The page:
Tomorrow’s Cinema Today: A Final Report from TIFF ’18

While this critic’s average number of films taken in at the Toronto International Film Festival usually hovers around 30, the 2018 iteration delivered the highest percentage yet of selections I could recommend in good faith. (By my count, 22 of 31 total.) The past 10 days have been densely packed with indelible images: a rain of garbage on partygoers in haute couture, a close-up of a car’s rumbling undercarriage so claustrophobic it approaches abstraction, a human skull exploding in a space helmet like a rotten pumpkin in a pneumatic pressure chamber. And that’s not even including the ones with Bradley Cooper! I kid. But only kind of.

Below, you’ll find reviews for six of the highlights from the latter half of the festival. But I’ve had to omit some of my most beloved films seen at this year’s festival, due either to spatial issues or having written about them elsewhere. So, in the interest of being thorough, I’d be remiss not to advise readers to keep an eye out for Claire Denis’ High Life, Neil Jordan’s Greta, Peter Strickland’s In Fabric, Paolo Sorrentino’s Loro, Xavier Dolan’s The Death and Life of John F. Donovan, Jafar Panahi’s 3 Faces, and Justin Kelly’s Jeremiah Terminator LeRoy.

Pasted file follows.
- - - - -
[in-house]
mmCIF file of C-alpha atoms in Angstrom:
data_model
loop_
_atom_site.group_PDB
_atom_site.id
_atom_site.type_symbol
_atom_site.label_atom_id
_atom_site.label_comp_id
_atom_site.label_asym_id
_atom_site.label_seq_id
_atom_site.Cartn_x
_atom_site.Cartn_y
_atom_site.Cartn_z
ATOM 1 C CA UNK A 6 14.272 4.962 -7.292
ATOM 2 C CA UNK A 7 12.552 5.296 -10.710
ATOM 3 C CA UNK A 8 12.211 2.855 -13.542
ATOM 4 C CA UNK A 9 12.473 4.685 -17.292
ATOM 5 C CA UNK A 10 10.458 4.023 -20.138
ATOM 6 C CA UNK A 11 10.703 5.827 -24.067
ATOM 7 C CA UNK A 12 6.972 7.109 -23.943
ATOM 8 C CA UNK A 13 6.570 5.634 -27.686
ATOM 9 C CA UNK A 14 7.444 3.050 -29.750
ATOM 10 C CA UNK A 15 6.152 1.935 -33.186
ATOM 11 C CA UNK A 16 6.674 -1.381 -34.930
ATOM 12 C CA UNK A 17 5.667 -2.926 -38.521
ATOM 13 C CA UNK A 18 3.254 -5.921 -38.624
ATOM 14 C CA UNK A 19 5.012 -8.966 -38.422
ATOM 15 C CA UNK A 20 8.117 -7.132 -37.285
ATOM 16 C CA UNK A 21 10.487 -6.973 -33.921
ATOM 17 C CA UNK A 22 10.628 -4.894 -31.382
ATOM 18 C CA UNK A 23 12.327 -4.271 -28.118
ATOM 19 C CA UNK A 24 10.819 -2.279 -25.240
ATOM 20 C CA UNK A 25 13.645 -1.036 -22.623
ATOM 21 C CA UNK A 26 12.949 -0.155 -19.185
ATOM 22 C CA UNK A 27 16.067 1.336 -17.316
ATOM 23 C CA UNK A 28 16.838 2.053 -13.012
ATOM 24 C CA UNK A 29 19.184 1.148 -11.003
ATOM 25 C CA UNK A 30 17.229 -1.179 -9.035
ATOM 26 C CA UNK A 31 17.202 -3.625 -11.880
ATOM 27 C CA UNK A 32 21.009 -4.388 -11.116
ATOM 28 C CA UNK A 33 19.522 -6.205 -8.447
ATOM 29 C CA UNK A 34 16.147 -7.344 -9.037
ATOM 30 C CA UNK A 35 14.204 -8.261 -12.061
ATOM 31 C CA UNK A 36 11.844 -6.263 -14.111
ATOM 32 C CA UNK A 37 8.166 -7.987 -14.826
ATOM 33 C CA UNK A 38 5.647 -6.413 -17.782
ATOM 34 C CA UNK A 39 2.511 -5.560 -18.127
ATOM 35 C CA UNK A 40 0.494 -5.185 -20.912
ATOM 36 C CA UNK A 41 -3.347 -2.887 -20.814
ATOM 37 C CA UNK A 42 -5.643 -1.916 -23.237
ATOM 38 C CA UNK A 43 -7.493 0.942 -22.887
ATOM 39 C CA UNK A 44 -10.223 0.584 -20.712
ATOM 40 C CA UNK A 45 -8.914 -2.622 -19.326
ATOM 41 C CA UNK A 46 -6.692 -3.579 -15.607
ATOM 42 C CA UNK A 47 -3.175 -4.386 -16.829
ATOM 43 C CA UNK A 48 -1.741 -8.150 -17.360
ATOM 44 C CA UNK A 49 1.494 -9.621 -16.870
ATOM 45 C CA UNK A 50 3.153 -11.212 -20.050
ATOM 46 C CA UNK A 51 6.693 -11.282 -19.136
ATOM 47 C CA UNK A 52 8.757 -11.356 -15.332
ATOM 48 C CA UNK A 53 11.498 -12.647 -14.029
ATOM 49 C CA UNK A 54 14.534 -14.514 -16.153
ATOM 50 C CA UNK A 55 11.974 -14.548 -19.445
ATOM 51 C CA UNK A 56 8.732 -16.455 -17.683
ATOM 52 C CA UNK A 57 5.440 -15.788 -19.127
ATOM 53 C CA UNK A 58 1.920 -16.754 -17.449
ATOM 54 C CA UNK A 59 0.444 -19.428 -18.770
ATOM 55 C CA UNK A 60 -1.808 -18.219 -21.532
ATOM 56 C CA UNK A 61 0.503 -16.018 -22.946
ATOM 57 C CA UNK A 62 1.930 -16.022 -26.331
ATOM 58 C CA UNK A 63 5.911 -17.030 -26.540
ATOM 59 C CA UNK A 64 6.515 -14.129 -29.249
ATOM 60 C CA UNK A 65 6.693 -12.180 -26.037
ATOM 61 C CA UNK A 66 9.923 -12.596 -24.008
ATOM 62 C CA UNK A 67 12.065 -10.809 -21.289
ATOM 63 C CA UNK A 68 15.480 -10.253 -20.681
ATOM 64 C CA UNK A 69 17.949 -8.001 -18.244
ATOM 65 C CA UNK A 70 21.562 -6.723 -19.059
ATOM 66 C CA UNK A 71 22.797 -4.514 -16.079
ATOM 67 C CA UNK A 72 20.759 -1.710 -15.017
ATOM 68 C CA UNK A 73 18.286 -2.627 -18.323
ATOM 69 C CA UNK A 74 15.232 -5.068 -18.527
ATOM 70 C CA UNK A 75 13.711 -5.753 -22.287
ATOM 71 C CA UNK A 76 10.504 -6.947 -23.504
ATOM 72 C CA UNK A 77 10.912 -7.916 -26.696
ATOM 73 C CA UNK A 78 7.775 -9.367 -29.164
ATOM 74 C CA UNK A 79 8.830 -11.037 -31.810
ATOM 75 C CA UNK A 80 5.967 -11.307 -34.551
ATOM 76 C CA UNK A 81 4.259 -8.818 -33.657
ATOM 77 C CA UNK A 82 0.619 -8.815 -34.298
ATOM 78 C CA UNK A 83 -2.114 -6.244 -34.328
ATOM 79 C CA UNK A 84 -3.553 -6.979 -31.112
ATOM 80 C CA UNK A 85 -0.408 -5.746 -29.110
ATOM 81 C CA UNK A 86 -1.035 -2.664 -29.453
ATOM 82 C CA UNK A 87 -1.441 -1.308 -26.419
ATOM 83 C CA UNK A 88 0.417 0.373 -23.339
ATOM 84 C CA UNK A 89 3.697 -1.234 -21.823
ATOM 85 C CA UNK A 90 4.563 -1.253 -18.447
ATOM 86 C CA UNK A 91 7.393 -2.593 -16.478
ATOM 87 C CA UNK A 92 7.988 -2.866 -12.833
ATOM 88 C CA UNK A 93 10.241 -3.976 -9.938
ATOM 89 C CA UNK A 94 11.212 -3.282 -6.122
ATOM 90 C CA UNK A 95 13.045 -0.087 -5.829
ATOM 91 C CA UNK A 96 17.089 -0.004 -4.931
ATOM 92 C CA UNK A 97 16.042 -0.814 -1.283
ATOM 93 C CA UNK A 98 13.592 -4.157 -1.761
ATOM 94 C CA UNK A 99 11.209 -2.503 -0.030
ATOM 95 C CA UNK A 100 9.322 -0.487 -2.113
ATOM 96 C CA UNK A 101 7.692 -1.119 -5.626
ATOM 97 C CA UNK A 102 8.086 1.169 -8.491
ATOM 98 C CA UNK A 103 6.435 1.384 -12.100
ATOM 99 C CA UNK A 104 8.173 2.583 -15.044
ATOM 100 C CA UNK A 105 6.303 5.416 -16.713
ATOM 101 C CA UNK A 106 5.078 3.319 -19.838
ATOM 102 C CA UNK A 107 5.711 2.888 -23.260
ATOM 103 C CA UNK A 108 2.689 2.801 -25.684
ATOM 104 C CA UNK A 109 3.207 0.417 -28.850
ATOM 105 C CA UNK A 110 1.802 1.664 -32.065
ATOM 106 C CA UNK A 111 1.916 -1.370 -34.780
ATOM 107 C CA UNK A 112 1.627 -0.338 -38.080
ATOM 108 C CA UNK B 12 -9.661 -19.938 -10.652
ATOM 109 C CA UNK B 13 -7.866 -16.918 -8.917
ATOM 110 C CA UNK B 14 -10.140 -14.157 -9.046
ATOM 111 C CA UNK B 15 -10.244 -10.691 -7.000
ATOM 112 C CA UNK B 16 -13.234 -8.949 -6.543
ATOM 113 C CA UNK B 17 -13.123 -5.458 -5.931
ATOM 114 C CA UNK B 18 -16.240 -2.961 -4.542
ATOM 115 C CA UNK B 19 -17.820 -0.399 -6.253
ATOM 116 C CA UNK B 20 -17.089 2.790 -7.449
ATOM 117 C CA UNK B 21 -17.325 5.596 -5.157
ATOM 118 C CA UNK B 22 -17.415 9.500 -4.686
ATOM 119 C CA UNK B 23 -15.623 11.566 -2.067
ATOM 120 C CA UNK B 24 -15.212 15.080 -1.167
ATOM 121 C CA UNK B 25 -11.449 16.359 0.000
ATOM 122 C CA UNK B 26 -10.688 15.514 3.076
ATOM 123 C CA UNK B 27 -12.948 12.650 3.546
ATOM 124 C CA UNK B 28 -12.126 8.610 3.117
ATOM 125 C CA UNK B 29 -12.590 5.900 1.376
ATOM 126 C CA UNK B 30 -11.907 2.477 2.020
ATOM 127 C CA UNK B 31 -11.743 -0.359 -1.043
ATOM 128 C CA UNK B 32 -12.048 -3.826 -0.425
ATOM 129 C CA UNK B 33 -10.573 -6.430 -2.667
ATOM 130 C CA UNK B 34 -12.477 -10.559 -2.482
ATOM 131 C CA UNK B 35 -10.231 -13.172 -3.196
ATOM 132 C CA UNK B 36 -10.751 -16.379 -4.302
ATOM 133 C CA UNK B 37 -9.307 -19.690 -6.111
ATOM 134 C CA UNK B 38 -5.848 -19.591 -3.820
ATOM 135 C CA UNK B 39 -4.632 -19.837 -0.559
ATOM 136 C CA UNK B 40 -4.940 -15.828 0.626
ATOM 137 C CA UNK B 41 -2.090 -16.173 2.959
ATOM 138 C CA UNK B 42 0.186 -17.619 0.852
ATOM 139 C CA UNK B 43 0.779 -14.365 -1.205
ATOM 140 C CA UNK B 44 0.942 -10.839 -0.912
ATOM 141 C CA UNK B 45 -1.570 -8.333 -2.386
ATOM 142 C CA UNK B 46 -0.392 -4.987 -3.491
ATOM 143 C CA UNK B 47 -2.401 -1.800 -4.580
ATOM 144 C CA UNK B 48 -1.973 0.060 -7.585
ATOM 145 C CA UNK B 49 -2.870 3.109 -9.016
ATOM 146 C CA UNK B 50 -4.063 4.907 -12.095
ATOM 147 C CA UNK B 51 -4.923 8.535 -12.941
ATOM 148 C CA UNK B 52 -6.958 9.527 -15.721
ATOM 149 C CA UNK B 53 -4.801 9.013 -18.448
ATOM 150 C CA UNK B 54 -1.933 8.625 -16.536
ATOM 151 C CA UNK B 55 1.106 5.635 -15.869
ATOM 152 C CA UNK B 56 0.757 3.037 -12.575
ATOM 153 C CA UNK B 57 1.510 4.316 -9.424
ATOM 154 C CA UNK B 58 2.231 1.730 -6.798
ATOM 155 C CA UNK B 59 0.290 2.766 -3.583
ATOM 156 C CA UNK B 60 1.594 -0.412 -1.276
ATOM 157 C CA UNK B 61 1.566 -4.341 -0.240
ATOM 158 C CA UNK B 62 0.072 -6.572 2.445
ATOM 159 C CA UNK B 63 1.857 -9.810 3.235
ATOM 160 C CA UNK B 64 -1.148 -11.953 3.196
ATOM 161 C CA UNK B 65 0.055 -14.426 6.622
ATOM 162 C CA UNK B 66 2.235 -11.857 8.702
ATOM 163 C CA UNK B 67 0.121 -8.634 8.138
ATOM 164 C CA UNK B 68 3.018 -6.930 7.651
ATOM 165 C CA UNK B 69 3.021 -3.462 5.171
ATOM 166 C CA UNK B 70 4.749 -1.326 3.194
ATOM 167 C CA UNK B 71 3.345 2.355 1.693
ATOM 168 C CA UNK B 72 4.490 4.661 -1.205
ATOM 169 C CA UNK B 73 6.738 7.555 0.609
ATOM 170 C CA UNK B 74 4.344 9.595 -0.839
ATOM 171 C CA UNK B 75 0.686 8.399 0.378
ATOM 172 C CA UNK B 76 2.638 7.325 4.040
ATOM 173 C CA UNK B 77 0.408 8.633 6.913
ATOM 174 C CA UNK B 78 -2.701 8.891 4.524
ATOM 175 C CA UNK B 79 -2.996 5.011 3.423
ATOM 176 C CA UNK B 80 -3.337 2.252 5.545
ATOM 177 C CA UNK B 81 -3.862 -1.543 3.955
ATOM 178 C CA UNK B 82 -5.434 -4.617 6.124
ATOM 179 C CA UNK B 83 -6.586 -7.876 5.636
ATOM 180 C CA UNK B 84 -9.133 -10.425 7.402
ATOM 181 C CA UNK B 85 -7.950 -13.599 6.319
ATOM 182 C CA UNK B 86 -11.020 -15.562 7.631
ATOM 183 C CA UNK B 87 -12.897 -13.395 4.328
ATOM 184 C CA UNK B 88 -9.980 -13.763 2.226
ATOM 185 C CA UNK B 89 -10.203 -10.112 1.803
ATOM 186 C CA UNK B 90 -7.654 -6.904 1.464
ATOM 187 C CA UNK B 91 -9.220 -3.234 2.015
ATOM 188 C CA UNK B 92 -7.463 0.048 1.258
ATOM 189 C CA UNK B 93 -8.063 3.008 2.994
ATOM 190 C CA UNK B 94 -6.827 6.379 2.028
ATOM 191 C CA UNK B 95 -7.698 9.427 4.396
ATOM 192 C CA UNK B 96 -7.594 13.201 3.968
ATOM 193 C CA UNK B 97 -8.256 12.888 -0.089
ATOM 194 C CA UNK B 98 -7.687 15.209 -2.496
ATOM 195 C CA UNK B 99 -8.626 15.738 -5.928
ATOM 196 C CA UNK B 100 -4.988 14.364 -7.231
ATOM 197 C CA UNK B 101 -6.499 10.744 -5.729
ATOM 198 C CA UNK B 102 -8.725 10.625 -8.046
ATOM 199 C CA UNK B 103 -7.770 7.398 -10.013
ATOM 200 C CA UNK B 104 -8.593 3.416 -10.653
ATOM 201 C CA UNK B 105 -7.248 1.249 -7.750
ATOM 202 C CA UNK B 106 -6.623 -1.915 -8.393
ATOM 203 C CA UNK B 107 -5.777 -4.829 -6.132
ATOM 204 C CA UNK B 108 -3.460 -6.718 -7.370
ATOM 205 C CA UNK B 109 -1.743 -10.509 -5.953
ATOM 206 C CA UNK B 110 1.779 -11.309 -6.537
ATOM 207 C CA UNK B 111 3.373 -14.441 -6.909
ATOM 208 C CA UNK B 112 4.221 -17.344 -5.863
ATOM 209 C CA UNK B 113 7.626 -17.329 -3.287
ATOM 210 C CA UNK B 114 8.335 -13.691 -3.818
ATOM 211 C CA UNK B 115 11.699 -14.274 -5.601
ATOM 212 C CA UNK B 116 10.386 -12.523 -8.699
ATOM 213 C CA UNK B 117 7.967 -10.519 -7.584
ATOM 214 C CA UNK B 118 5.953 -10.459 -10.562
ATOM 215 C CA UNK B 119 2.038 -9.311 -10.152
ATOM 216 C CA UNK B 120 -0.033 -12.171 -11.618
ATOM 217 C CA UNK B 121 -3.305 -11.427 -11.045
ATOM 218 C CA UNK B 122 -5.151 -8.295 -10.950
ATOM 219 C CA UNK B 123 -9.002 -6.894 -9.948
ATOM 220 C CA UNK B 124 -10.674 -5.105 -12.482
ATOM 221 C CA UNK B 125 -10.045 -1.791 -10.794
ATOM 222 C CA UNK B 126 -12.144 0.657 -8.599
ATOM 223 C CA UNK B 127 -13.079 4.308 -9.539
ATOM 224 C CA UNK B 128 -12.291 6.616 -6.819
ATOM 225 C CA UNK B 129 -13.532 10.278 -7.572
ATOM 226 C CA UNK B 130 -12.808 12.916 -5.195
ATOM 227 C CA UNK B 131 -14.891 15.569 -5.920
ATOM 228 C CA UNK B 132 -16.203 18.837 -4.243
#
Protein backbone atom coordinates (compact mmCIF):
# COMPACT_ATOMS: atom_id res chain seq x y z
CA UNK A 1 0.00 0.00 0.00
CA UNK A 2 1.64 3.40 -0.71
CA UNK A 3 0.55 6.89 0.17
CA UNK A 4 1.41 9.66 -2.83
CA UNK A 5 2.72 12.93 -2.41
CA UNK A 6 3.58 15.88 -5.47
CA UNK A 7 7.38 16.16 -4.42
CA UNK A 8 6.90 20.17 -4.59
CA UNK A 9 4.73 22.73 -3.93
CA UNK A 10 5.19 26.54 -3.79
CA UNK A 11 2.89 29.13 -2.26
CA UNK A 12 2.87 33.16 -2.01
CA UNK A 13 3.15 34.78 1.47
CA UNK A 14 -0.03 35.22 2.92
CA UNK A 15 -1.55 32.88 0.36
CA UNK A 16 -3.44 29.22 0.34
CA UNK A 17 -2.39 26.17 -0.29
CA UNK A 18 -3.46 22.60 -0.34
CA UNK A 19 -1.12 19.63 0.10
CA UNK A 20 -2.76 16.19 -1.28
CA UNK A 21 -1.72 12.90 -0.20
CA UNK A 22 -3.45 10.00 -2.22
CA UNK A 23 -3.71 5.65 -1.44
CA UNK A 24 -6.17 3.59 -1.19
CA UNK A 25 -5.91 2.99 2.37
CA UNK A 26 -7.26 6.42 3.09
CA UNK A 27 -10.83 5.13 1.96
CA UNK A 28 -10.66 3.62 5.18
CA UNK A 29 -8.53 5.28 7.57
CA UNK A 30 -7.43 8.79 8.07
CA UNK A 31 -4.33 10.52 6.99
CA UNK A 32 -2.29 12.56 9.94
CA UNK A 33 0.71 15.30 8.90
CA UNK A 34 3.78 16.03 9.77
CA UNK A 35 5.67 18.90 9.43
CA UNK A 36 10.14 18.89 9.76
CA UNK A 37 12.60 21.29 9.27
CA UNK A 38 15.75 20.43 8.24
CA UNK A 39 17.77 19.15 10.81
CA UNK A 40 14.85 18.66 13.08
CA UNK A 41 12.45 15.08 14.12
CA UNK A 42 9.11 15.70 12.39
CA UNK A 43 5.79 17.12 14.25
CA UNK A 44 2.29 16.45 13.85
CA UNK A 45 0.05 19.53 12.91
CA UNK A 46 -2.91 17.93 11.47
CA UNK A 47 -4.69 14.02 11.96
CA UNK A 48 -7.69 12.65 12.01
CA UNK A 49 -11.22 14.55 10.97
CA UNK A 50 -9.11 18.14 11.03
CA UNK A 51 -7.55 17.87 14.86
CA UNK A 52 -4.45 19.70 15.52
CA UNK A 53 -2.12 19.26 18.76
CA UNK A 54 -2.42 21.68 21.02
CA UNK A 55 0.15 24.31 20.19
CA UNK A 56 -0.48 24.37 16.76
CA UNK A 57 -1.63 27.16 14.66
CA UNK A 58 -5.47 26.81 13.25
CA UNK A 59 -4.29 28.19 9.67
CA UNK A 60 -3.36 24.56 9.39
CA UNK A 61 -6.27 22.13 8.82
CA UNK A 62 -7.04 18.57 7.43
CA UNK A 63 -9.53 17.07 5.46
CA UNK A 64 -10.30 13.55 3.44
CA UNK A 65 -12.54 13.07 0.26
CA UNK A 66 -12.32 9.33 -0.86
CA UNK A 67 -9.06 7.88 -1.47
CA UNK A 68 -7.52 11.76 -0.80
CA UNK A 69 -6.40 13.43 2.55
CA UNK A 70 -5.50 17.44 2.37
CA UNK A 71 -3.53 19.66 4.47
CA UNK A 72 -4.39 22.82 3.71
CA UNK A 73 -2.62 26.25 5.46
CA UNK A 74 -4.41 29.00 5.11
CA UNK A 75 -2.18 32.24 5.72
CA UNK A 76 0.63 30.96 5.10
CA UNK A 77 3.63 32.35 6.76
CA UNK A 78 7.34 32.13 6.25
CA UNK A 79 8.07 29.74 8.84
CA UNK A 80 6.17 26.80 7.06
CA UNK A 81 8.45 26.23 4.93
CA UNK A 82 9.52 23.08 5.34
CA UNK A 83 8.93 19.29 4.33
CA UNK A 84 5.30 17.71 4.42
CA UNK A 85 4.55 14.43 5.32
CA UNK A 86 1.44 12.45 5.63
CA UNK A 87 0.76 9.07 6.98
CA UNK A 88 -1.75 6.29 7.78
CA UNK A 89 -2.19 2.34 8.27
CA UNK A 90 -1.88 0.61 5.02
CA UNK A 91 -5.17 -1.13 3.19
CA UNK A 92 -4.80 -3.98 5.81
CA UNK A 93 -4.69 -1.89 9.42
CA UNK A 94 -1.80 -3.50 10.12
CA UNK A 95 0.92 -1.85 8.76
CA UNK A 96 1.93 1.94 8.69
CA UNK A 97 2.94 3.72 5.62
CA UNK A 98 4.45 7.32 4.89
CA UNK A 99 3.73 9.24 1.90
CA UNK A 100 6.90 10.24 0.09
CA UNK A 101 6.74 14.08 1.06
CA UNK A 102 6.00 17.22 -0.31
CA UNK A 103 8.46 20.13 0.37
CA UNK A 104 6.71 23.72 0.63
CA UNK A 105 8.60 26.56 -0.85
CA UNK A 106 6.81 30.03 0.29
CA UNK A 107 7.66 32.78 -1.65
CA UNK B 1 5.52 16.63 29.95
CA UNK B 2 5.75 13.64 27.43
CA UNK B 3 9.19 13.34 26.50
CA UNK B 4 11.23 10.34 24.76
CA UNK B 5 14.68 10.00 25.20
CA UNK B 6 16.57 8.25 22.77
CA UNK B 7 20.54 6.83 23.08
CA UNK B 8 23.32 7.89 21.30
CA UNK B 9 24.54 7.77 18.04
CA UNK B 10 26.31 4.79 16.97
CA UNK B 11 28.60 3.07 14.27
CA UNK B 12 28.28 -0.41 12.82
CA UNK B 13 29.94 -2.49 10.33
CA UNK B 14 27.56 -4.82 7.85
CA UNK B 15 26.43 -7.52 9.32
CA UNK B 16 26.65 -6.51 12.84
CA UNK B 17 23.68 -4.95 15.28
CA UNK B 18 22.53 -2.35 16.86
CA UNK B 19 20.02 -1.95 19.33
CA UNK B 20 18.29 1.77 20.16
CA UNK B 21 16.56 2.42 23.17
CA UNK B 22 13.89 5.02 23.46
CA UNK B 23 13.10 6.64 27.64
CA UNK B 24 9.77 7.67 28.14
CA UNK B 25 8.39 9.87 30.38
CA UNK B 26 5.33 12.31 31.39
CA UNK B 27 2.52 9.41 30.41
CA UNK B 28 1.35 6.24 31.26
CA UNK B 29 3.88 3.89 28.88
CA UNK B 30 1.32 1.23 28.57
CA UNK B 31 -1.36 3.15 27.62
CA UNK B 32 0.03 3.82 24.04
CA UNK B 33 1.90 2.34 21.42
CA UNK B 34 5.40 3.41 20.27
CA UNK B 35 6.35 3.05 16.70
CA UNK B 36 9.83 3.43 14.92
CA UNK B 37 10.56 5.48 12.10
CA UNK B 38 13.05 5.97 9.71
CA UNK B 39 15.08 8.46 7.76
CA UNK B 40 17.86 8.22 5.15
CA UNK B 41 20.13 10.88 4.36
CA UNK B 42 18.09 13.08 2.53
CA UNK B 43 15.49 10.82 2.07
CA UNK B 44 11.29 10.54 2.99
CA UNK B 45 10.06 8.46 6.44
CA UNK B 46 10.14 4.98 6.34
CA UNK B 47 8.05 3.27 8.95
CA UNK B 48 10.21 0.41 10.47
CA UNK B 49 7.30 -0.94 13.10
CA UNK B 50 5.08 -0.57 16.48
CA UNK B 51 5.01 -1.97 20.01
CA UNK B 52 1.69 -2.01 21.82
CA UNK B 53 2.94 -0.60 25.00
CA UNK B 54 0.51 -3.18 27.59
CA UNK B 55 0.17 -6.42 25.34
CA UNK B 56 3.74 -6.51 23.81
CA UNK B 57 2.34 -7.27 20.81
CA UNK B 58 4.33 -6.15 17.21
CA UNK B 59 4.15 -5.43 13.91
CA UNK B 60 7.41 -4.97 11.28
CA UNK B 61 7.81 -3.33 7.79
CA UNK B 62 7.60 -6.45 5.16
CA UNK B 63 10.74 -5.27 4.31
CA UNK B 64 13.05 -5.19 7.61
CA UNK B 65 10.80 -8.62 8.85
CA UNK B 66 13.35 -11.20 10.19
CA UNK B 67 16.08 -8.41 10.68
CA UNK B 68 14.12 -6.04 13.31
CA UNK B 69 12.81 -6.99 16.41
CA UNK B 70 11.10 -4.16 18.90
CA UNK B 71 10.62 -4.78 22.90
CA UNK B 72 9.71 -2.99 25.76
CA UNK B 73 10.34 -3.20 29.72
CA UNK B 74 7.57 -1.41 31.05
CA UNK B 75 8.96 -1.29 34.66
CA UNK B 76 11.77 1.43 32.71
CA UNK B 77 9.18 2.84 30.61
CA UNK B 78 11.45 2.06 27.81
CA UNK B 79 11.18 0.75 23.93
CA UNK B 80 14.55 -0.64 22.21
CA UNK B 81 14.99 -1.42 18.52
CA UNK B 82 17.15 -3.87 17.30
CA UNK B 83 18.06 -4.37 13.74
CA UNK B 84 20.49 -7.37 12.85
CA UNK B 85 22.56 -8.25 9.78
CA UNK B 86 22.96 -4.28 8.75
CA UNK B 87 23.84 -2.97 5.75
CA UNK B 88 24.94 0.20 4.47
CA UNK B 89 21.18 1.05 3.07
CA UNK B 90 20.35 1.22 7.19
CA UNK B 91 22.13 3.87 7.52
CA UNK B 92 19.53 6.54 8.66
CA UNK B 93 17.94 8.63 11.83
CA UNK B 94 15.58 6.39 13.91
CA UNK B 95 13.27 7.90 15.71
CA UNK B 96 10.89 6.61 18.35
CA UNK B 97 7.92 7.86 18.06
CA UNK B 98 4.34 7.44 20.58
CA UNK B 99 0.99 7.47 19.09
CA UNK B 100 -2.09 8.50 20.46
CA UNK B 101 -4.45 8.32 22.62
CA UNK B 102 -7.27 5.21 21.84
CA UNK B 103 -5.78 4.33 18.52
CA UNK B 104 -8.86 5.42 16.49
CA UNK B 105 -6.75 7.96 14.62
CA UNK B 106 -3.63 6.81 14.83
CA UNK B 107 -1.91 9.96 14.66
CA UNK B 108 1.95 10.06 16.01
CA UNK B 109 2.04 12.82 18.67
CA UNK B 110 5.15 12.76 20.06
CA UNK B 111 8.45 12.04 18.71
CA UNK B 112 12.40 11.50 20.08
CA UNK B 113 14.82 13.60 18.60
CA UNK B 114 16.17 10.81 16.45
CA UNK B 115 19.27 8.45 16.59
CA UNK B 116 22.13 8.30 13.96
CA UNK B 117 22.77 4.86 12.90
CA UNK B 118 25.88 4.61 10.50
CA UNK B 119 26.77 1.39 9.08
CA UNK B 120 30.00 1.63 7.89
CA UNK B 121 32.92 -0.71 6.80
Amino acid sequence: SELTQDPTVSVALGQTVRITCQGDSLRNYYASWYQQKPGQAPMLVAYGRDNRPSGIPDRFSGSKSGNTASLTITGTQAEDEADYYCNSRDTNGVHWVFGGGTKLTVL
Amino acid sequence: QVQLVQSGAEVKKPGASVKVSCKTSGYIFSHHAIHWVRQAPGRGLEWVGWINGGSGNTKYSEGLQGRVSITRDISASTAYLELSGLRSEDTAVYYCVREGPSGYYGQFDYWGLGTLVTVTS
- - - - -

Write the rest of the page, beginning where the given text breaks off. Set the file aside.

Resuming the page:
It’s going to be a good fall.

Her Smell

Has any single character in the cinematic canon ever been as on cocaine as Becky Something, the snarling rock demon at the heart of Alex Ross Perry’s latest and greatest feature? We never see her blow a line, but Elisabeth Moss plays her as a non-stop perpetual combustion engine destroying everything in her path with a narcotic abandon. With an experimental score twitching and burbling in the background, Becky talks as if her life depended on it. She sputters out mountains of dialogue, some of it coherent, some of it meaningful in an interpretive free-verse kind of way, some of it complete nonsense. She’s a living manifestation of the word “volatile,” prone to pivot from purring affection to physical violence in the space of mere seconds. Not since Dore Mann’s extended freakout in Frownland has an episode of cine-mania been so perversely arresting, so alienating and yet impossible to look away from.